If it were me I certainly wouldn't be wanting to use a PA in a space like that - I scarcely ever see a PA in the kind of house concerts I've played, the whole point being an intimate concert situation.

Good luck with it, Maeve!


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Subject: RE: Tech: Planning House Concert Acoustics Maeve & TL
From: s&r
Date: 24 Jan 11 - 11:27 AM

A couple of reversible acoustic screens might be a thought. Say abot six foot square self standing, one side covered with soft cloth r foam, the other plain wood. For recording face the 'dead side to the performer, for performance the live side. Might do double duty as room dividers

Stu


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Subject: RE: Tech: Planning House Concert Acoustics Maeve & TL
From: maeve
Date: 24 Jan 11 - 12:00 PM

Thanks for all of the new ideas and discussion. Yes, live music space will be distinct from recording/listening spaces. No need for a PA, certainly, with the responsive space with which we're working. We will have sound absorbers where indicated and will look to being able to tailor the surfaces according to need. There are some clever and thoughtful points made herein.

I think it's going to be fun to try out our new home/music space once we're able to move in.

We appreciate your input, friends!


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Subject: RE: Tech: Planning House Concert Acoustics Maeve & TL
From: GUEST,mg
Date: 24 Jan 11 - 03:23 PM

I would think that things that were moveable, foldable, hangable, slideable etc. would be better in a smaller house than permanent fixtures..and could be hung, slid etc. to protect against certain weather features at the same time, or taken down for different sound effects, hotter weather etc. ANd I am such a fan of sheepskin for various uses...floors, beds, etc...mg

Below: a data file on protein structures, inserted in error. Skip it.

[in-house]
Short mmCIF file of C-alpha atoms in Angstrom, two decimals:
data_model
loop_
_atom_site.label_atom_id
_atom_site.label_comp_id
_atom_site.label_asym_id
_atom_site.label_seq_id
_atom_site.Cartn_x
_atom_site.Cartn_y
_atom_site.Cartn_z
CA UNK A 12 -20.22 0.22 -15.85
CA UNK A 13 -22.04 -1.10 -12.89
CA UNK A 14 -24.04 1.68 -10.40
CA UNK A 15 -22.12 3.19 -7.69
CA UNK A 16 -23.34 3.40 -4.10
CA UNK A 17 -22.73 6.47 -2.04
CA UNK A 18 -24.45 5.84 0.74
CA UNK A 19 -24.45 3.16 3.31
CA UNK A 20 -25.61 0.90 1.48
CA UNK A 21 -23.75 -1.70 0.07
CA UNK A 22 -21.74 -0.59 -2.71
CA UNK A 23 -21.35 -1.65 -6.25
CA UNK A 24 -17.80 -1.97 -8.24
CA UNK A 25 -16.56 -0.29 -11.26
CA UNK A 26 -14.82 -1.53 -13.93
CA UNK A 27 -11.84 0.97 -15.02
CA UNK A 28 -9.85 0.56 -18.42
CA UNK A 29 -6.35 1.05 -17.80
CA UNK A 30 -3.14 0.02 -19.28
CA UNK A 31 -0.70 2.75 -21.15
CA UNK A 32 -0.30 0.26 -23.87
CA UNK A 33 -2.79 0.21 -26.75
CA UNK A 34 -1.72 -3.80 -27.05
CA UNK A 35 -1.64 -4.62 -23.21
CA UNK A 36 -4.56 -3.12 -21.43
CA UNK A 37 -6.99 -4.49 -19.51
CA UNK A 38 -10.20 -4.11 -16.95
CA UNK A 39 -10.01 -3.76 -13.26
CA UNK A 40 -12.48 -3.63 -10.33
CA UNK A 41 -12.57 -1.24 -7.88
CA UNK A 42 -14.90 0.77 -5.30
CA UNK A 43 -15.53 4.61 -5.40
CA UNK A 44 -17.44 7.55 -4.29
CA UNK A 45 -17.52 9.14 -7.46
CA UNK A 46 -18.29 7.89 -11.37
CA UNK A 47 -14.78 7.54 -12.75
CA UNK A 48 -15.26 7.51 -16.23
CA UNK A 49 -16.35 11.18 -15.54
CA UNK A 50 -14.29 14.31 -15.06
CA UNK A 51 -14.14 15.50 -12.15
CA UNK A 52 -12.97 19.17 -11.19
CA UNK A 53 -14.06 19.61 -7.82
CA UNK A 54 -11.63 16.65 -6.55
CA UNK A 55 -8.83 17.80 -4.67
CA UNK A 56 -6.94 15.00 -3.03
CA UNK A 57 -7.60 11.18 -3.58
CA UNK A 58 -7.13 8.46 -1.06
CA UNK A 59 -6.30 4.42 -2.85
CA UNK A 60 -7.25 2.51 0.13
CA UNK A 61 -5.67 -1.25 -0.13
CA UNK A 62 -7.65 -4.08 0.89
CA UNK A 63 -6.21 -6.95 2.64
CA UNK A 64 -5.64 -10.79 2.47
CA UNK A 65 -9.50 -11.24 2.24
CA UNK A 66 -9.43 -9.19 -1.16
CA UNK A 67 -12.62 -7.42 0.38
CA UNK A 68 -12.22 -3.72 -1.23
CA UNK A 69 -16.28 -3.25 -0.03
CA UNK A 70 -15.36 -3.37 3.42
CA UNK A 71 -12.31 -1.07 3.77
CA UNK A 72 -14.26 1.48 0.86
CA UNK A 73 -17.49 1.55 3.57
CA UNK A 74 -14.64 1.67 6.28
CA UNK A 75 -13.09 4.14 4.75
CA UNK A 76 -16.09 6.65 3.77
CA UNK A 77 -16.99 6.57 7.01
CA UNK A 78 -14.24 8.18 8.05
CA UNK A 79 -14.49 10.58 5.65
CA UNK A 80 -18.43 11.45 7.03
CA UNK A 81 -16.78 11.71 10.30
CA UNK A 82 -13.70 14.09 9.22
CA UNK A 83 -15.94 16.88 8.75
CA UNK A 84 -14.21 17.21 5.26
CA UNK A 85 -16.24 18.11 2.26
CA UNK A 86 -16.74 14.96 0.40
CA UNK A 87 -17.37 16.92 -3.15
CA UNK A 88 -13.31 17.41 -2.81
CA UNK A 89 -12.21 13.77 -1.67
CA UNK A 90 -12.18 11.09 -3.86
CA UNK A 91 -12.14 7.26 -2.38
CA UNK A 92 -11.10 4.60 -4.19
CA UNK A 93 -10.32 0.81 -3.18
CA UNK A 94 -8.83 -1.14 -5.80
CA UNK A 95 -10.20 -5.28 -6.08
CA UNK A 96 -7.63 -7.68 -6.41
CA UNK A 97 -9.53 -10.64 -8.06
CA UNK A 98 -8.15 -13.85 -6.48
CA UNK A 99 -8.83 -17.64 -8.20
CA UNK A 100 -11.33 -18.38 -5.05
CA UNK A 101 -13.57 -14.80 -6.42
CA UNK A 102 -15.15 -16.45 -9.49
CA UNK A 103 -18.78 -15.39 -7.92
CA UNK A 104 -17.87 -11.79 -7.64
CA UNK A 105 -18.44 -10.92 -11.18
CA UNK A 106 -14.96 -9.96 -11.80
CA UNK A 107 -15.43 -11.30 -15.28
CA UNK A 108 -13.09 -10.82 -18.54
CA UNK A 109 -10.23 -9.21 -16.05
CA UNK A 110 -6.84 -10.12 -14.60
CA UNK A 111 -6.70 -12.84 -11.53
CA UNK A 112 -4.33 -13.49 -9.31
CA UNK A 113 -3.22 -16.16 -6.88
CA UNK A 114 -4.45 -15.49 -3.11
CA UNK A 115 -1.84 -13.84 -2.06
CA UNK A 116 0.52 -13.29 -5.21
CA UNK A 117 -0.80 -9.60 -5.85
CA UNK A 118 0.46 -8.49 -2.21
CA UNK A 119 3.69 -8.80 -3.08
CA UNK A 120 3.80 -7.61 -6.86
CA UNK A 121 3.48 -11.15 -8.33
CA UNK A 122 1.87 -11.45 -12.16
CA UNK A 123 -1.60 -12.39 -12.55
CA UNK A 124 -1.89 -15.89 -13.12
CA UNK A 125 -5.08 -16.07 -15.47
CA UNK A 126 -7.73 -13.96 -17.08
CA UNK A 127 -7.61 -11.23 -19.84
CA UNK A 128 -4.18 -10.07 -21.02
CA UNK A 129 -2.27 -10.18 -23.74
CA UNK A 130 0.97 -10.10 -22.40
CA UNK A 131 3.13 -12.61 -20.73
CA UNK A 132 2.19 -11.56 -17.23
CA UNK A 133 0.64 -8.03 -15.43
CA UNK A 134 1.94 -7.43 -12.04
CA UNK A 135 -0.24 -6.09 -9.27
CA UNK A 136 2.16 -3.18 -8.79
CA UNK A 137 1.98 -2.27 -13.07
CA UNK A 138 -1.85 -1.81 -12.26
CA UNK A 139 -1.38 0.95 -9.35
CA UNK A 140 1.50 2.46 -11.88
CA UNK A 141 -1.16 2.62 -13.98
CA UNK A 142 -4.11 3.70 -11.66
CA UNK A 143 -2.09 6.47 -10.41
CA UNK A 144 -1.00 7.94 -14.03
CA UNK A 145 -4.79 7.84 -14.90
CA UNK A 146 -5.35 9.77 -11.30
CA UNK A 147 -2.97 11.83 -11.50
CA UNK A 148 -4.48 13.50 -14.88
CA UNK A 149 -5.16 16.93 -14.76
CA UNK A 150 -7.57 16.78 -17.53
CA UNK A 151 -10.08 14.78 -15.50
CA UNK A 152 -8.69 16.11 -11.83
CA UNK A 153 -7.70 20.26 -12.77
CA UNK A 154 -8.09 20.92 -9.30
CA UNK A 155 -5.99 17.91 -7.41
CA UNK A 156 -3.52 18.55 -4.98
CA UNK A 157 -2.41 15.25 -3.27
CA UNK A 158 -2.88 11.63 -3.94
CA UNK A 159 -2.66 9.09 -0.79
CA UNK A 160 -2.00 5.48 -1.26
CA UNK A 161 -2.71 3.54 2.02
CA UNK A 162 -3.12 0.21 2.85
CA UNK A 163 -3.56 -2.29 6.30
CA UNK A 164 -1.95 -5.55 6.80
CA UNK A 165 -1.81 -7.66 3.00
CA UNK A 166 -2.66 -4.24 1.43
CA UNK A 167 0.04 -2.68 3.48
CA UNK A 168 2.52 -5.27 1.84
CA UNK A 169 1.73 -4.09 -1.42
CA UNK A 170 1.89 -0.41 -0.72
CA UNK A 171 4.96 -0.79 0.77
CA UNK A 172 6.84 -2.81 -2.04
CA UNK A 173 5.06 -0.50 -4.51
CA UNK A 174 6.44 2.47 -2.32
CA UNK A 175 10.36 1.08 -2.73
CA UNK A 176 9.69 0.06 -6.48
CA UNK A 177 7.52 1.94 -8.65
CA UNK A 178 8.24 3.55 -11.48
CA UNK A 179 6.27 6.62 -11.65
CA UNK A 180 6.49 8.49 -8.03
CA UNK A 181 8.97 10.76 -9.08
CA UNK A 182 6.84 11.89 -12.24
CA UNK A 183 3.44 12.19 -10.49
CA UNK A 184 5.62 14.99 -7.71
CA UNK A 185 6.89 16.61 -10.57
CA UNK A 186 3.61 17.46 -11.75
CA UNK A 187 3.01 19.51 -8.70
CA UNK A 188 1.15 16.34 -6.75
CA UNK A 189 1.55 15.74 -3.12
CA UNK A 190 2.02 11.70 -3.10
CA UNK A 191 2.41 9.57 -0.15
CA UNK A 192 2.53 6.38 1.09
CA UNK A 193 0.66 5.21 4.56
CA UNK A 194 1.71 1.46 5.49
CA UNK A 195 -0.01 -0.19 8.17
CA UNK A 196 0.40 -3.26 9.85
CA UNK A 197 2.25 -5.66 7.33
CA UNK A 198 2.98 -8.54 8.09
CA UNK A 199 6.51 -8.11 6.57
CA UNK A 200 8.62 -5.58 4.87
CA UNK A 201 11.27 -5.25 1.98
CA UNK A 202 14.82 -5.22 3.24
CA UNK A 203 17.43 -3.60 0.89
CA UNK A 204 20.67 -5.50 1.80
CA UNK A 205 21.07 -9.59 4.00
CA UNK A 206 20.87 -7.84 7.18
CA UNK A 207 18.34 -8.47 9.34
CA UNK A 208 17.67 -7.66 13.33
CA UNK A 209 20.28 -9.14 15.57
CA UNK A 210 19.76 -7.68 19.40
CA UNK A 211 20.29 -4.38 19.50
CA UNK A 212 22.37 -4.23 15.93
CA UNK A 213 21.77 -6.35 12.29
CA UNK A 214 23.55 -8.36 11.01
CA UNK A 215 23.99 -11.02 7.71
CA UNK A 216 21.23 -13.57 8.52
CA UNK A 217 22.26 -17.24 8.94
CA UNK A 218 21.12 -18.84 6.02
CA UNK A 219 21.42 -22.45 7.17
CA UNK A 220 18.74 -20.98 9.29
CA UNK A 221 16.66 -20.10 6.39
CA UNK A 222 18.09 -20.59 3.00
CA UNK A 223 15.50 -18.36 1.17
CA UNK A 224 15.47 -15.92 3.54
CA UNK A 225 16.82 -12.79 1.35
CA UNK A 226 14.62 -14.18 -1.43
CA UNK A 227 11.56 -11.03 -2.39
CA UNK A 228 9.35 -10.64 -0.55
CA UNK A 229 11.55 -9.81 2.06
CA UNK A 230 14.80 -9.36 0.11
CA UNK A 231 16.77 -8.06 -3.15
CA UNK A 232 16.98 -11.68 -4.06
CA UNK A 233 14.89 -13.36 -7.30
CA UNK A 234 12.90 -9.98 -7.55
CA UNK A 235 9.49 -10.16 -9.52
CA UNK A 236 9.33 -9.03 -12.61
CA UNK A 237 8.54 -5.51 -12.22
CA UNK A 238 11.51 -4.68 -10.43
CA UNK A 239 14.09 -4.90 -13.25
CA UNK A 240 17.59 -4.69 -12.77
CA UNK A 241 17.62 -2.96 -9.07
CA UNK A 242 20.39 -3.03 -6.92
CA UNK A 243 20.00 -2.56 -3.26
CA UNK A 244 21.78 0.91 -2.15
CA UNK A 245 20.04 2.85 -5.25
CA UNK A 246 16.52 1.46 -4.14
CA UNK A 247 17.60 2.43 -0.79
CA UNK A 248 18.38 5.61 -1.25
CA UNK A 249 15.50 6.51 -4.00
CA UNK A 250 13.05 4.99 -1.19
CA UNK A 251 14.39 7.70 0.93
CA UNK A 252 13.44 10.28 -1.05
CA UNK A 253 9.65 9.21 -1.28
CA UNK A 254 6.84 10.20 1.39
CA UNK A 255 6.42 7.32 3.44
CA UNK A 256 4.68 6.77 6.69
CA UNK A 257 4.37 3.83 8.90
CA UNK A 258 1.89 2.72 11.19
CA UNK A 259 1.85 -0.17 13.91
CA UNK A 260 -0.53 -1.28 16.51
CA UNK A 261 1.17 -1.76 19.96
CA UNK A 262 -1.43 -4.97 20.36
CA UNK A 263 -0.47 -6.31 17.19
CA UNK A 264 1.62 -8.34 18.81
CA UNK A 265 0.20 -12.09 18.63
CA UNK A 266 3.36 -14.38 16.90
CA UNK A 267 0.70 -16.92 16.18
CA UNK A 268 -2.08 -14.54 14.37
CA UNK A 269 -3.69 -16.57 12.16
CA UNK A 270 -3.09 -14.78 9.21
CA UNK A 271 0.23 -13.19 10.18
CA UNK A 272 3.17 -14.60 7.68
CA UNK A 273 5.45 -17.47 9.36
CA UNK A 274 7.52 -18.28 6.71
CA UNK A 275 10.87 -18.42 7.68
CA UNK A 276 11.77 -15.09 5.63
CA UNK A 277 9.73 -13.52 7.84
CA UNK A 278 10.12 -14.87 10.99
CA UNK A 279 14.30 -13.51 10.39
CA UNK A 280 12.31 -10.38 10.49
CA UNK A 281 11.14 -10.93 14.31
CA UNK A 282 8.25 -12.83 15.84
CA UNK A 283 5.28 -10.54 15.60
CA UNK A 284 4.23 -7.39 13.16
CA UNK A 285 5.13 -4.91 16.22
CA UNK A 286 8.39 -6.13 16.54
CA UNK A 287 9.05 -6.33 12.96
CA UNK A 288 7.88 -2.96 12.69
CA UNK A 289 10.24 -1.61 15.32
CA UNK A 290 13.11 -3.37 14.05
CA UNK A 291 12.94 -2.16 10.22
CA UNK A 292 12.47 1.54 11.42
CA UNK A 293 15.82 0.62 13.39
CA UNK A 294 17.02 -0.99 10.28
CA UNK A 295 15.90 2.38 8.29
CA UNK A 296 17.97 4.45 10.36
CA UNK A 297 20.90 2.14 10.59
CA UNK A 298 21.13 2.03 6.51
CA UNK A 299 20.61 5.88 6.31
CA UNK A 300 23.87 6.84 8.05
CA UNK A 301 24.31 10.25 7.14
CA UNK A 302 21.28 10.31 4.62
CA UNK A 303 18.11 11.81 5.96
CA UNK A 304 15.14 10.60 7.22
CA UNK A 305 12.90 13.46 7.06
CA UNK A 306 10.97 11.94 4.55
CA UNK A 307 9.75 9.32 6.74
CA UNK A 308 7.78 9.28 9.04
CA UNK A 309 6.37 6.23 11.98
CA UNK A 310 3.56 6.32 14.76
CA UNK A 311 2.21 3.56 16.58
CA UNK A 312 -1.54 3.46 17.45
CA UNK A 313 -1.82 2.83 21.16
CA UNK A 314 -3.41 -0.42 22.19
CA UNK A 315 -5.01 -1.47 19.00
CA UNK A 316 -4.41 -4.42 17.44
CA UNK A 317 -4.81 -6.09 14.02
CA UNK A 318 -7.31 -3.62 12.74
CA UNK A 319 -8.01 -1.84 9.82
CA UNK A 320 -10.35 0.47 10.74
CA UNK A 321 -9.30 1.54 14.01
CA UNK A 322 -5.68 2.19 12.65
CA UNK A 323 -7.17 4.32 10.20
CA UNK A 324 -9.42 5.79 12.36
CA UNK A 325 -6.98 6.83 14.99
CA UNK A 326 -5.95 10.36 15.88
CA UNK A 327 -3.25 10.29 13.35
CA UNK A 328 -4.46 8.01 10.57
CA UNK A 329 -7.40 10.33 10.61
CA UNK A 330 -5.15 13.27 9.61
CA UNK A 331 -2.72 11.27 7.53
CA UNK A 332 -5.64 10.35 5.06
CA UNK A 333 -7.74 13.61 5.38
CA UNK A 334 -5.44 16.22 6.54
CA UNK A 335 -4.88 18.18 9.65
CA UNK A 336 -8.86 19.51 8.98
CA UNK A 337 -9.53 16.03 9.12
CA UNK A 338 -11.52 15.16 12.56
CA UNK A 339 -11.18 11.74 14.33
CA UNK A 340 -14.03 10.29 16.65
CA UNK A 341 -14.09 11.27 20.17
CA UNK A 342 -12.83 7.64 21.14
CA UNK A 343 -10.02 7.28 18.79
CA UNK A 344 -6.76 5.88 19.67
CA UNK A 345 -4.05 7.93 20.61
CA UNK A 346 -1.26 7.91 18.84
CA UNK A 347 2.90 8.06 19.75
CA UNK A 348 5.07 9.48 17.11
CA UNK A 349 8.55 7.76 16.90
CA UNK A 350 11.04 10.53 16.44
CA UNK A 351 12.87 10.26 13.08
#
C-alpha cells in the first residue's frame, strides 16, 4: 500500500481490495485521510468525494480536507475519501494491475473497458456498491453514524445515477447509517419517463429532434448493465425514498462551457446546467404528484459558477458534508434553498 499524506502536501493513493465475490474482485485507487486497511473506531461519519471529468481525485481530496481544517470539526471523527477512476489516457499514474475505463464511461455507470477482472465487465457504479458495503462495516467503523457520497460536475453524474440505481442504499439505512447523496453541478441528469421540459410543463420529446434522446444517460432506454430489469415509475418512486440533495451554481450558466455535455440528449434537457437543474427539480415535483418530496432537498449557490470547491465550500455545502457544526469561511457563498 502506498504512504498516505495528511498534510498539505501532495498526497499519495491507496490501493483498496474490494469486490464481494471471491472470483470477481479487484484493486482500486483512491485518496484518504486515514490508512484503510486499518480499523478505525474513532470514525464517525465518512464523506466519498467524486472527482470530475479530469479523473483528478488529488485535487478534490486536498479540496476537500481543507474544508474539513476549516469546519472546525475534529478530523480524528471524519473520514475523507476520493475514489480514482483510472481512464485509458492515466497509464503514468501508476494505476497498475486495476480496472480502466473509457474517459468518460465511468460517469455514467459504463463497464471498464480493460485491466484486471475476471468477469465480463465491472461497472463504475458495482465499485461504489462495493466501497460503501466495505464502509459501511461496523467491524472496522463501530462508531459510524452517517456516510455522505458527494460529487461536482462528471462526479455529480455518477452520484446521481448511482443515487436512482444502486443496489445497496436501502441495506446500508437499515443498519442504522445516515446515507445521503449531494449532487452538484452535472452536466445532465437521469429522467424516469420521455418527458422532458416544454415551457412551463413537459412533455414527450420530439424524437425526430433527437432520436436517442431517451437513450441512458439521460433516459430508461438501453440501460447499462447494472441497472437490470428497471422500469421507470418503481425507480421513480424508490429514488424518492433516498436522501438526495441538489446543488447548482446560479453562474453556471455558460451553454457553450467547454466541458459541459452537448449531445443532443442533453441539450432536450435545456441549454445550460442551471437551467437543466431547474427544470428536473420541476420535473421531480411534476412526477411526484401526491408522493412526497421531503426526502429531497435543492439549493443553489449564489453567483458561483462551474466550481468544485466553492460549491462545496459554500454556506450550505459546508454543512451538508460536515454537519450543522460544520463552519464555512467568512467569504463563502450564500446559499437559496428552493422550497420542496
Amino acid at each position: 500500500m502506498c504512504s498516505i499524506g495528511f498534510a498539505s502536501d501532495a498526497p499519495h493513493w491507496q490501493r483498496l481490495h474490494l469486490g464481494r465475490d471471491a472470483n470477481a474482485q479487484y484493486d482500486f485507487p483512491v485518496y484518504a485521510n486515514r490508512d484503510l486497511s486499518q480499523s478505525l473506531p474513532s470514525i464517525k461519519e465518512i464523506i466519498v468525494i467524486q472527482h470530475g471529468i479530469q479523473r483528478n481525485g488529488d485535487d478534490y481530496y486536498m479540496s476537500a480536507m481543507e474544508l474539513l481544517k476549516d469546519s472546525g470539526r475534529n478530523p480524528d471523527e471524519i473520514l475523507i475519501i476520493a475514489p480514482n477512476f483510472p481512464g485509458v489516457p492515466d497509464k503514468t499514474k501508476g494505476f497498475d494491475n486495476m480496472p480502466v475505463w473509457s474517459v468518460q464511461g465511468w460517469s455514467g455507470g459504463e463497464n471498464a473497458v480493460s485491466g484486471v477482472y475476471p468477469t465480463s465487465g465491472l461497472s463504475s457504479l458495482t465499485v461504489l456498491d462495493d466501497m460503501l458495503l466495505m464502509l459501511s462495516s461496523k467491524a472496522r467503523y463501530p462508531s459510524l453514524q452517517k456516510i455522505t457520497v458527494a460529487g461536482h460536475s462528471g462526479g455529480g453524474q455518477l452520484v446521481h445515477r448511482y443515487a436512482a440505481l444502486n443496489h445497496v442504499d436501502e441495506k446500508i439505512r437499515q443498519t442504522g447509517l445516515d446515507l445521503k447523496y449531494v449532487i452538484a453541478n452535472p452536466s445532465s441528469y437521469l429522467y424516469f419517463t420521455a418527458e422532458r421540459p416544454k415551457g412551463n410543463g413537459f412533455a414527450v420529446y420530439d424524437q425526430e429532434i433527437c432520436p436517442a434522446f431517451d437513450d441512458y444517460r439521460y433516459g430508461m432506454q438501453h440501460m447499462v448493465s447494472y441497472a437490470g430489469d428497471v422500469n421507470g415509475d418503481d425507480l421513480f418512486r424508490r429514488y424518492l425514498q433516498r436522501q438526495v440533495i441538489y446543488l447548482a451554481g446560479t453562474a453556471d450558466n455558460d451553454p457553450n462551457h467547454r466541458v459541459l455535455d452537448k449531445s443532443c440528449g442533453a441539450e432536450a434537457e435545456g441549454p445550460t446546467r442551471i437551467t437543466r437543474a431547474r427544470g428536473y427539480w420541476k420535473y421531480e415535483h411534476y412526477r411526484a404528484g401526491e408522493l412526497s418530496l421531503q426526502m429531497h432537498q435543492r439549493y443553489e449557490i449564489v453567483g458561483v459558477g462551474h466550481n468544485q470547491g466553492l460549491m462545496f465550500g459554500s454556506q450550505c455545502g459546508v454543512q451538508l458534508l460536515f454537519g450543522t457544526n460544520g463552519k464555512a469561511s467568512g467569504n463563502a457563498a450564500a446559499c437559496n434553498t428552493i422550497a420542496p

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Subject: RE: Tech: Planning House Concert Acoustics Maeve & TL
From: maeve
Date: 26 Jan 11 - 05:40 PM

Refresh...Hoping ChantyLass will comment about acoustics at the Stone Soup Coffeehouse. Perhaps others may also offer helpful comments before I let the thread sink.

And mg- Yes, we'll keep all of those options in mind, thanks!


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Subject: RE: Tech: Planning House Concert Acoustics Maeve & TL
From: DebC
Date: 26 Jan 11 - 05:50 PM

I was at Stone Soup for a concert in Dec. and I felt the sound was less than ideal. It was very difficult to understand the performer in the beginning though it did seem to get a wee bit better through the evening. I'm not sure what was going on and I am very sure the performer wasn't aware of what was coming out of the mains, only what was coming through the monitors.

In a room such as that, a PA system is essential. That room could hold at least 100 people. I'll get that contact info for you Maeve, though on second thought, my friend deals with recording acoustics, not live acoustics. But I may know someone else who can help...

Debra


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Subject: RE: Tech: Planning House Concert Acoustics Maeve & TL
From: maeve
Date: 26 Jan 11 - 06:05 PM

Thanks, Debra. I will watch for your information.

My husband has run a soundboard when he and I were associated with The Folkway Restaurant and Coffeehouse. He'll be well able to fine tune any recording we eventually do.

Sorry, ChanteyLass. I misspelled your name last time.


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Subject: RE: Tech: Planning House Concert Acoustics Maeve & TL
From: ClaireBear
Date: 26 Jan 11 - 08:11 PM